Monday, 1 September 2008

Juncker’s successor might be Juncker

The states which use the euro are looking for a new chairman of the so-called euro group of Finance Ministers which coordinates economic policy between them. The chairman has been Jean-Claude Juncker, the Prime Minister of Luxembourg, since the beginning of 2005 and his second two-year term ends in December. According to the rules of procedure, the chairman can be reappointed only once, in other words Juncker cannot continue to hold the post. However, many European states want to change the rules to allow him to stay on. This would be relatively easy to do since the group is informal and so are its rules: no EU legislation is involved. Juncker has been Finance Minister of Luxembourg since 1989 and he is valued both for his experience and also for his ability to broke agreements between the various euro states. In addition, the other possible candidates are all unsuitable for various reasons. The Belgian Didier Reynders is no good because the Belgian “government” itself is far too unstable; the Austrian Finance Minister has ambitions to be more than a Finance Minister. Other candidates like the French or Dutch ministers would not have consensual support, while the Spanish and German ministers do not want the job. The euro group meets once a month before the monthly meeting of the EU Finance Ministers (Council of Ministers) to discuss matters pertaining specifically to the euro. Juncker’s decision to seek a third term as euro-group chairman is a direct result of the rejection of the Lisbon treaty by Irish voters in their referendum in June: had the treaty passed, then Juncker would have been a candidate for the new post of president of the European Council. But that post will not now be created, at least not until the treaty is ratified and that could take a long time or never come about. So Juncker will probably remain a Luxembourg politician in 2009, with the chairmanship of the euro group as an add-on. [Werner Mussler, Frankfurter Allgemeine Zeitung, 27 July 2008]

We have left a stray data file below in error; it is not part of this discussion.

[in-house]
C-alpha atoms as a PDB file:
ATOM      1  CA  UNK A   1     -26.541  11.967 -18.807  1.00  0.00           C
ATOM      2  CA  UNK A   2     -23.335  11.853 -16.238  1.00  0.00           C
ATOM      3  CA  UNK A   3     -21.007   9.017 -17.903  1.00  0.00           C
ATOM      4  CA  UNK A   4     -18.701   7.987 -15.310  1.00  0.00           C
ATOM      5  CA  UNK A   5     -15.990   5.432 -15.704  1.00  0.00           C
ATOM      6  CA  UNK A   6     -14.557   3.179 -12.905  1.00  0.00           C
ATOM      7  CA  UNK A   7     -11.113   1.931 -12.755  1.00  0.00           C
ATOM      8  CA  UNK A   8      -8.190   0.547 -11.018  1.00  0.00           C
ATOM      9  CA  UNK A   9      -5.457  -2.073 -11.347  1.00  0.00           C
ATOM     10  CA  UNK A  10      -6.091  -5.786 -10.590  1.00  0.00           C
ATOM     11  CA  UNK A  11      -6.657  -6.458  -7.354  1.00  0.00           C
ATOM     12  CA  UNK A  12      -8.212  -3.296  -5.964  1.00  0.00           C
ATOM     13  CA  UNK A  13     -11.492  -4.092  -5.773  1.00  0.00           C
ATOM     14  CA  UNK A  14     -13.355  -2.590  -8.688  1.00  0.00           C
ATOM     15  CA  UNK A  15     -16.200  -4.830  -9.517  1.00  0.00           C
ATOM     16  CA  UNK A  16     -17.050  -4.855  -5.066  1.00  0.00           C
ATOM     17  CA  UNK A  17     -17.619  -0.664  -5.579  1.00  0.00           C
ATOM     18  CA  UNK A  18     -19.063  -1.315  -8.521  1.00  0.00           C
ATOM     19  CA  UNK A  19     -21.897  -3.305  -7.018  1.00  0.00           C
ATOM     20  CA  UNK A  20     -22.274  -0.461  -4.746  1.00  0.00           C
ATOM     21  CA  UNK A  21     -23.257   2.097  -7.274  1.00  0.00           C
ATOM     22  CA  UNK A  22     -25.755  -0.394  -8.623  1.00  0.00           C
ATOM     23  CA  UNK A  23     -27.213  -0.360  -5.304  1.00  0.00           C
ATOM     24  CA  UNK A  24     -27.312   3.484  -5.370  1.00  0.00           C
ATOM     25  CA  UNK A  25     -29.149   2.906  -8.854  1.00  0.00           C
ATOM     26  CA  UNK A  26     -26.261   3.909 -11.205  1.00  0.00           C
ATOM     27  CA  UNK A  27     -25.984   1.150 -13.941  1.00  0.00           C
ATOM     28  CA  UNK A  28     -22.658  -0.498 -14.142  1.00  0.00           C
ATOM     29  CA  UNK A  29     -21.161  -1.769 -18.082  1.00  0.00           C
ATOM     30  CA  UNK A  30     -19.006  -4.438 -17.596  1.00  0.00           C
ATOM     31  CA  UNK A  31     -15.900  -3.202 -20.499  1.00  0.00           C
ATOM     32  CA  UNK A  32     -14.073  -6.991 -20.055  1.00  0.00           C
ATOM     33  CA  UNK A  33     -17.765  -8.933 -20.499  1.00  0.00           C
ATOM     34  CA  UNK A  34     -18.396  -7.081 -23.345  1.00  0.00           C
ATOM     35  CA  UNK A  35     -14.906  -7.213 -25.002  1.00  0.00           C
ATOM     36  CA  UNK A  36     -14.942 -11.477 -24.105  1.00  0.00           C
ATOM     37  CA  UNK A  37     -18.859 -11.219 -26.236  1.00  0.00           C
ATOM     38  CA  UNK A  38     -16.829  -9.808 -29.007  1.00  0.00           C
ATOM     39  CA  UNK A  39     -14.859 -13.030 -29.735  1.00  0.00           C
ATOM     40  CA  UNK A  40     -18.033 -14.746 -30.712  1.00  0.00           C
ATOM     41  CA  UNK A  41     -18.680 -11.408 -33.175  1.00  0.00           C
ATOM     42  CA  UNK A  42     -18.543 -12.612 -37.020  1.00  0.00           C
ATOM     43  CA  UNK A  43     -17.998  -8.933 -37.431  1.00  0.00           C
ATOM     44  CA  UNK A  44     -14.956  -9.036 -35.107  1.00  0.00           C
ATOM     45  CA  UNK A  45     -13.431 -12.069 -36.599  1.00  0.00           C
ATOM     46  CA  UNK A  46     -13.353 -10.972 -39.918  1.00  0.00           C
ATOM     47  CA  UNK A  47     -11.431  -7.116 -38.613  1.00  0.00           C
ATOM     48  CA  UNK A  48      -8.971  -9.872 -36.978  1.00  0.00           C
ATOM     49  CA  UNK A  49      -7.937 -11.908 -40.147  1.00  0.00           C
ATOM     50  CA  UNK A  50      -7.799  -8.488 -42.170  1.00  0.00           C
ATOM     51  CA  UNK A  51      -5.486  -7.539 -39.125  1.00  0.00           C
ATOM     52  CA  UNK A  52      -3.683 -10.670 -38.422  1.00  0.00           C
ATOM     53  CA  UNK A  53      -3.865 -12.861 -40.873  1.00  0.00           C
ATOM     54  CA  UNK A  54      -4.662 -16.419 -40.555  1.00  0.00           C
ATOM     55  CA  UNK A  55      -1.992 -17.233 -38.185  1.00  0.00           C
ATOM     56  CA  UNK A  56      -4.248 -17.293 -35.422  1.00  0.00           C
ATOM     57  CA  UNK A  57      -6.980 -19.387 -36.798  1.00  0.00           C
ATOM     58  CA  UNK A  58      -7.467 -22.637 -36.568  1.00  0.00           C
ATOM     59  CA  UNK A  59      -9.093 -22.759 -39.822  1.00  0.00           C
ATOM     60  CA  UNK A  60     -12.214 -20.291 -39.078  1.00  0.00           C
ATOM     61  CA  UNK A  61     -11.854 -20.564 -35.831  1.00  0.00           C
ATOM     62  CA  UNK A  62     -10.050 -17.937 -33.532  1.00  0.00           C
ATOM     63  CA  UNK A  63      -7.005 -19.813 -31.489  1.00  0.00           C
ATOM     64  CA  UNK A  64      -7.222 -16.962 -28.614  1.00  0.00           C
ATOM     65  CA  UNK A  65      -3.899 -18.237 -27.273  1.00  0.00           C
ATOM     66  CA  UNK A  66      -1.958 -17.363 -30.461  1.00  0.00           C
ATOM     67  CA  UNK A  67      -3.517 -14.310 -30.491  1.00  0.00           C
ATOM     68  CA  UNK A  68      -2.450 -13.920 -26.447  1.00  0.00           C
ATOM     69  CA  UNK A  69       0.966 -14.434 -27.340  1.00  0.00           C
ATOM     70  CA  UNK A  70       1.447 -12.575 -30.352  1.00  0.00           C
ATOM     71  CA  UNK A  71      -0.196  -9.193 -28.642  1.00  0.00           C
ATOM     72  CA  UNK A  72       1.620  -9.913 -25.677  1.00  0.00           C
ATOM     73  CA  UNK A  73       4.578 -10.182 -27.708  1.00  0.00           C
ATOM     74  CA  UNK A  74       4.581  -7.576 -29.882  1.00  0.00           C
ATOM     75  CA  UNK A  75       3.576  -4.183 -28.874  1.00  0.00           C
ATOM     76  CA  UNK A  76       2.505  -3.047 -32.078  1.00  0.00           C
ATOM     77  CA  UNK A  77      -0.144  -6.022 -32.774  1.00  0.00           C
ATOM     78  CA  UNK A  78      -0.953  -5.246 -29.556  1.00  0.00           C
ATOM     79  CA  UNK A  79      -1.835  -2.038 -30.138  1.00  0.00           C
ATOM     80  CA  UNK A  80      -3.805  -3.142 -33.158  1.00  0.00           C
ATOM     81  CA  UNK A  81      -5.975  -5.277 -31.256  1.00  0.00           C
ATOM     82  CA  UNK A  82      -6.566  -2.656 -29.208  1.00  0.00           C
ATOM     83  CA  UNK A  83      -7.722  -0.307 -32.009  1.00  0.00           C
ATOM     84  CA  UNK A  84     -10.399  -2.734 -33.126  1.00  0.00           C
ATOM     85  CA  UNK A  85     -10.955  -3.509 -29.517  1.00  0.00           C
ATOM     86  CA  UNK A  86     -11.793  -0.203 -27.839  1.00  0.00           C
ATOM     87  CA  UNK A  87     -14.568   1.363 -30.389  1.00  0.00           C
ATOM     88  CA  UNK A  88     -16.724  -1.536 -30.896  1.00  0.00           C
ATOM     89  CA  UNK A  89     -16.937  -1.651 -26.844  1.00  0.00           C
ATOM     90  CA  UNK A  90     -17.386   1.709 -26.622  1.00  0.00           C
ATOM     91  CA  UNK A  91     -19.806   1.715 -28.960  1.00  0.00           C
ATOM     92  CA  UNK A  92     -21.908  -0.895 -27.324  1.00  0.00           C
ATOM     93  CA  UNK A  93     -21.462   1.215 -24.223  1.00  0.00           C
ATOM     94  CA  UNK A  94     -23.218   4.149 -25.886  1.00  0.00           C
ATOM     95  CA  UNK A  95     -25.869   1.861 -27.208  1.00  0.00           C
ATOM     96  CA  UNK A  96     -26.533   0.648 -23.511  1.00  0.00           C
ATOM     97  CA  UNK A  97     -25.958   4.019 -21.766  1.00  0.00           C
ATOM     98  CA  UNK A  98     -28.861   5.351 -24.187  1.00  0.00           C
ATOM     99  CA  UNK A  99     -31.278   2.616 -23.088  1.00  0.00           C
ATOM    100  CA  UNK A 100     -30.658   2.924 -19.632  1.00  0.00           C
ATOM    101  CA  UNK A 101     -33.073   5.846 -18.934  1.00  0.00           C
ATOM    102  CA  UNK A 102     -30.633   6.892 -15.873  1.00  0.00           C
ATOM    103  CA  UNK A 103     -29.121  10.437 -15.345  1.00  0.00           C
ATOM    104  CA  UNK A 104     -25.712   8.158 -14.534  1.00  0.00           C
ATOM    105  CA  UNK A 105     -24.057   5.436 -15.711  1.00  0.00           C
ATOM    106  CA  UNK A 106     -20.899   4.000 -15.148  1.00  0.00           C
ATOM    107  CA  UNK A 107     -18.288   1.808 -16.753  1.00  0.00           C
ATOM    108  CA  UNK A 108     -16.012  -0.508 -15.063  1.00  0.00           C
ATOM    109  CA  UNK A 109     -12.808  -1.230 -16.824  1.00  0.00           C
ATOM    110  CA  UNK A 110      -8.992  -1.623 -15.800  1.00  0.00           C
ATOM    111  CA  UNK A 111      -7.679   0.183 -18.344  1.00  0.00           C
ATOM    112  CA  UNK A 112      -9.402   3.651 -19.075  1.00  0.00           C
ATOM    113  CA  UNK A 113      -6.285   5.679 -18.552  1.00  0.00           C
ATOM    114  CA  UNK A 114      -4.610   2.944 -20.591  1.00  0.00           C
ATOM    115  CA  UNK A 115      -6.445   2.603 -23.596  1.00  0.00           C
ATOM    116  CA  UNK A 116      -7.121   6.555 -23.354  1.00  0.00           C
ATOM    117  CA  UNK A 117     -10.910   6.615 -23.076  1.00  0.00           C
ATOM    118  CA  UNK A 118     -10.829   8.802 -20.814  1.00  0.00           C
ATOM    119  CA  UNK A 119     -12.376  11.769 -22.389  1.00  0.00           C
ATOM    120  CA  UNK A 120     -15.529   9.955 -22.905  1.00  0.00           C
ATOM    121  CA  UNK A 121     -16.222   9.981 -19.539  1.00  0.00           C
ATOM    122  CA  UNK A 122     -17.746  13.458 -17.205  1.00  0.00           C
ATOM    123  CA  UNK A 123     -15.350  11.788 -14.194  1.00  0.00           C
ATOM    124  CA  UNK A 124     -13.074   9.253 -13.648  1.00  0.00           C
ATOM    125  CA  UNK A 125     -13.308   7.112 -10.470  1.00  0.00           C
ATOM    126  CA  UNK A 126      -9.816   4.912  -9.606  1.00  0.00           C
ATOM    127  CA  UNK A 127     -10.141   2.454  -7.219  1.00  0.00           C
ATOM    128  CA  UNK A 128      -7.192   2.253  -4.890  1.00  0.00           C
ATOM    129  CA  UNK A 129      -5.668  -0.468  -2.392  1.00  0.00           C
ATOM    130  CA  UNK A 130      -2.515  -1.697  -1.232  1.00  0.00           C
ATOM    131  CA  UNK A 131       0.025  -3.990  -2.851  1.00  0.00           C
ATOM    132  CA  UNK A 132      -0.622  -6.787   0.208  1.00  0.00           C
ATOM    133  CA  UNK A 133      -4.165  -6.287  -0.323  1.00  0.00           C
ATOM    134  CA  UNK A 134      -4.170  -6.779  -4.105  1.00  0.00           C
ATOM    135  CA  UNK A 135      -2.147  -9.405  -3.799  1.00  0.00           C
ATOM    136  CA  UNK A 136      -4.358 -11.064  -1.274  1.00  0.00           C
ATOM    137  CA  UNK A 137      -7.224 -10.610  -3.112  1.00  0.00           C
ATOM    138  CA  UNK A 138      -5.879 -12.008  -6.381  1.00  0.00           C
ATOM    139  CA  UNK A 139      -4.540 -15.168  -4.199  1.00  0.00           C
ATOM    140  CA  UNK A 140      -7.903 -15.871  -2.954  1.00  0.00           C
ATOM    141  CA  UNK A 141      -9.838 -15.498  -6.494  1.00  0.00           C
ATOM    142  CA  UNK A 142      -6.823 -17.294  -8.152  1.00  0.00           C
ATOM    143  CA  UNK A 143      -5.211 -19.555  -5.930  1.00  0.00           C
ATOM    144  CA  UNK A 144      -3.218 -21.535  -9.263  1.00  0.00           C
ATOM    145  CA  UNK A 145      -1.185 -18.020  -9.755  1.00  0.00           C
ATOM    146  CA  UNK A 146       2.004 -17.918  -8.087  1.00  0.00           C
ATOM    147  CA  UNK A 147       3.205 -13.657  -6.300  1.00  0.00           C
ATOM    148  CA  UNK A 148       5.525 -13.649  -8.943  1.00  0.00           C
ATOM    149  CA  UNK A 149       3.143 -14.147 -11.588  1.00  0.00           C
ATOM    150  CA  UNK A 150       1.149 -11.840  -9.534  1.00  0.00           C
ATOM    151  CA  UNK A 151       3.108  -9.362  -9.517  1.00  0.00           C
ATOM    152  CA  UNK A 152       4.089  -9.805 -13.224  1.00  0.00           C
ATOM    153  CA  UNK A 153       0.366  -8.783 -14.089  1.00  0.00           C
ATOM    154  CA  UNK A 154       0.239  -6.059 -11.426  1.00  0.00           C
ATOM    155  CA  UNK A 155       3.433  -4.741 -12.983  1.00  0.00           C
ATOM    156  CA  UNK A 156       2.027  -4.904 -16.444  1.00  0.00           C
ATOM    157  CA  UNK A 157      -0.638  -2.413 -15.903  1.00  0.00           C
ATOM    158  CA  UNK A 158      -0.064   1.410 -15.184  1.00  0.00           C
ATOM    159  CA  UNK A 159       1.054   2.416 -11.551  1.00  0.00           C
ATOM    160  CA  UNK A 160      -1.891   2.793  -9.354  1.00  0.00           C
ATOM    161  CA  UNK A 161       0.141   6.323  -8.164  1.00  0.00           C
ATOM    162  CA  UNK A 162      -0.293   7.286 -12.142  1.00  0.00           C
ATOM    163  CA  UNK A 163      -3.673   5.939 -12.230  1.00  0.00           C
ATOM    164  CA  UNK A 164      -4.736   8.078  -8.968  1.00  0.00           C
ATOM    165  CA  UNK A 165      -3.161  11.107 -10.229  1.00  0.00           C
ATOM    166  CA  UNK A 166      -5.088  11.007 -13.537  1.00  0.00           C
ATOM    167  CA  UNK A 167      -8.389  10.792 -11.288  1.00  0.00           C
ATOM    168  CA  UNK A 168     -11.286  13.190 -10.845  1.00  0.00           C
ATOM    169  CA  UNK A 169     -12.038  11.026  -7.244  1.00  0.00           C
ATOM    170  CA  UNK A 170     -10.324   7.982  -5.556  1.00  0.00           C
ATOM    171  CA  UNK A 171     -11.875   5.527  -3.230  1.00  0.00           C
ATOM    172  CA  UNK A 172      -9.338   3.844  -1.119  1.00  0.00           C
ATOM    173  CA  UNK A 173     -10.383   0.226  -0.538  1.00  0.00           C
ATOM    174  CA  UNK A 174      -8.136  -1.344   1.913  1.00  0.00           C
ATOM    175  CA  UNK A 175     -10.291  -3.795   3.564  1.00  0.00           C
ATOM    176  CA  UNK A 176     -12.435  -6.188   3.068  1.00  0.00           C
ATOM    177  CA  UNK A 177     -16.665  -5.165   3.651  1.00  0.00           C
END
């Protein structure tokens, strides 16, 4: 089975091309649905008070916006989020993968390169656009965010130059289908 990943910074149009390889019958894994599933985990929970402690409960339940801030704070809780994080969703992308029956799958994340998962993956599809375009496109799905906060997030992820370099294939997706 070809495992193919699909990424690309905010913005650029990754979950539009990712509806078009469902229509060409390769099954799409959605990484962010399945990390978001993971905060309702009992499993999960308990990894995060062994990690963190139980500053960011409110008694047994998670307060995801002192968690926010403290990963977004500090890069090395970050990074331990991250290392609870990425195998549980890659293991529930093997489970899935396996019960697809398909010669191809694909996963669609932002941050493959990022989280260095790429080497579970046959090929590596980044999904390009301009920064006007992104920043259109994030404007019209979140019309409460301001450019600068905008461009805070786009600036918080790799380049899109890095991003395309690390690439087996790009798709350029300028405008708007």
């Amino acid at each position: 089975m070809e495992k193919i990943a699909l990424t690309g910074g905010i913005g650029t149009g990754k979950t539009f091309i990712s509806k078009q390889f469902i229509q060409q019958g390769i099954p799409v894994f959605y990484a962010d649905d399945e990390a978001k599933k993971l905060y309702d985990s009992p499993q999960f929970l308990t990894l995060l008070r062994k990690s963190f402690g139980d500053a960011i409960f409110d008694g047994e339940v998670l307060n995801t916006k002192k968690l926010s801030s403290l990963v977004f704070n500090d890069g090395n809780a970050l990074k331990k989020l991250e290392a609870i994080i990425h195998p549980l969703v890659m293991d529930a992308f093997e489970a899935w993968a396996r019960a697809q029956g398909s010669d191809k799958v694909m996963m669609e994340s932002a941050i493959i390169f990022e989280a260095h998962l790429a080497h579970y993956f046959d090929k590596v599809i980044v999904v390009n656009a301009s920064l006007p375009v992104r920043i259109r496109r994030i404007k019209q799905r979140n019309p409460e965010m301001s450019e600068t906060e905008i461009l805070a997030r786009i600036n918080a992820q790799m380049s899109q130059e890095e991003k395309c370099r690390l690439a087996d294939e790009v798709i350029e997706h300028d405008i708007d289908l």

-- From The European Journal. Sign up for FREE to John Laughland's 'Intelligence Digest' to find out what’s really happening in Europe --

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